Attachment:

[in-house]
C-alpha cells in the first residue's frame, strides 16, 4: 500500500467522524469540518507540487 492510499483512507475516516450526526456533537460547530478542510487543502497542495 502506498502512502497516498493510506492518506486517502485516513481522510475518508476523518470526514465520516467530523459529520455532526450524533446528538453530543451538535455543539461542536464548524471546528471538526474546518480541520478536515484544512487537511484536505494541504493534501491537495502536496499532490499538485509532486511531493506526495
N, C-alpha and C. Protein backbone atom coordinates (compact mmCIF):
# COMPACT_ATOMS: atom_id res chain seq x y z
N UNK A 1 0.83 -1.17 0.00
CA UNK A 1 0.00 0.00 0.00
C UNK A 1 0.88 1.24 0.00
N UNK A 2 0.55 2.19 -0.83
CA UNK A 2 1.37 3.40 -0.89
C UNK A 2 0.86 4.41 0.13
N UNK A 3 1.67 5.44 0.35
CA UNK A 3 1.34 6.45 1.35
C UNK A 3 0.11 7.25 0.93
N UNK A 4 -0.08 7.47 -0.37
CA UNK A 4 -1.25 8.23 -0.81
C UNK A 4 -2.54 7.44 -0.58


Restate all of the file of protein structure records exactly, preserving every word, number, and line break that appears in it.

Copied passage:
[in-house]
C-alpha cells in the first residue's frame, strides 16, 4: 500500500467522524469540518507540487 492510499483512507475516516450526526456533537460547530478542510487543502497542495 502506498502512502497516498493510506492518506486517502485516513481522510475518508476523518470526514465520516467530523459529520455532526450524533446528538453530543451538535455543539461542536464548524471546528471538526474546518480541520478536515484544512487537511484536505494541504493534501491537495502536496499532490499538485509532486511531493506526495
N, C-alpha and C. Protein backbone atom coordinates (compact mmCIF):
# COMPACT_ATOMS: atom_id res chain seq x y z
N UNK A 1 0.83 -1.17 0.00
CA UNK A 1 0.00 0.00 0.00
C UNK A 1 0.88 1.24 0.00
N UNK A 2 0.55 2.19 -0.83
CA UNK A 2 1.37 3.40 -0.89
C UNK A 2 0.86 4.41 0.13
N UNK A 3 1.67 5.44 0.35
CA UNK A 3 1.34 6.45 1.35
C UNK A 3 0.11 7.25 0.93
N UNK A 4 -0.08 7.47 -0.37
CA UNK A 4 -1.25 8.23 -0.81
C UNK A 4 -2.54 7.44 -0.58